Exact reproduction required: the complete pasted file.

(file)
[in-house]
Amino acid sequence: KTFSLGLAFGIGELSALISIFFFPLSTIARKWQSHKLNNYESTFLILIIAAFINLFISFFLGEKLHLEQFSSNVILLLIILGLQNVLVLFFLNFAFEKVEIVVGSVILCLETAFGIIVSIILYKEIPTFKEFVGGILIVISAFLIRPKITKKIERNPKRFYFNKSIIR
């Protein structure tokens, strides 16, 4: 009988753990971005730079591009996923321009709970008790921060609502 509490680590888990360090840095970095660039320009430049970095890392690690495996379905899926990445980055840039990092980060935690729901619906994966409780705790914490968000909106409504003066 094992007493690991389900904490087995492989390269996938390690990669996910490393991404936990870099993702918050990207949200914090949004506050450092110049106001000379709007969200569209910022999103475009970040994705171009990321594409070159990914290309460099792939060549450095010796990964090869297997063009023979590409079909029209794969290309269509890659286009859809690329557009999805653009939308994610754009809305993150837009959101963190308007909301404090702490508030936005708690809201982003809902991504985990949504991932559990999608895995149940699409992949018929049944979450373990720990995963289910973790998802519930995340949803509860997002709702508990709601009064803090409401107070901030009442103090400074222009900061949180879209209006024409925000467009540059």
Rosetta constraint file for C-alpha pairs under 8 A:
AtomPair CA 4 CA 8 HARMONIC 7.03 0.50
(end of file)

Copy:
[in-house]
Amino acid sequence: KTFSLGLAFGIGELSALISIFFFPLSTIARKWQSHKLNNYESTFLILIIAAFINLFISFFLGEKLHLEQFSSNVILLLIILGLQNVLVLFFLNFAFEKVEIVVGSVILCLETAFGIIVSIILYKEIPTFKEFVGGILIVISAFLIRPKITKKIERNPKRFYFNKSIIR
């Protein structure tokens, strides 16, 4: 009988753990971005730079591009996923321009709970008790921060609502 509490680590888990360090840095970095660039320009430049970095890392690690495996379905899926990445980055840039990092980060935690729901619906994966409780705790914490968000909106409504003066 094992007493690991389900904490087995492989390269996938390690990669996910490393991404936990870099993702918050990207949200914090949004506050450092110049106001000379709007969200569209910022999103475009970040994705171009990321594409070159990914290309460099792939060549450095010796990964090869297997063009023979590409079909029209794969290309269509890659286009859809690329557009999805653009939308994610754009809305993150837009959101963190308007909301404090702490508030936005708690809201982003809902991504985990949504991932559990999608895995149940699409992949018929049944979450373990720990995963289910973790998802519930995340949803509860997002709702508990709601009064803090409401107070901030009442103090400074222009900061949180879209209006024409925000467009540059």
Rosetta constraint file for C-alpha pairs under 8 A:
AtomPair CA 4 CA 8 HARMONIC 7.03 0.50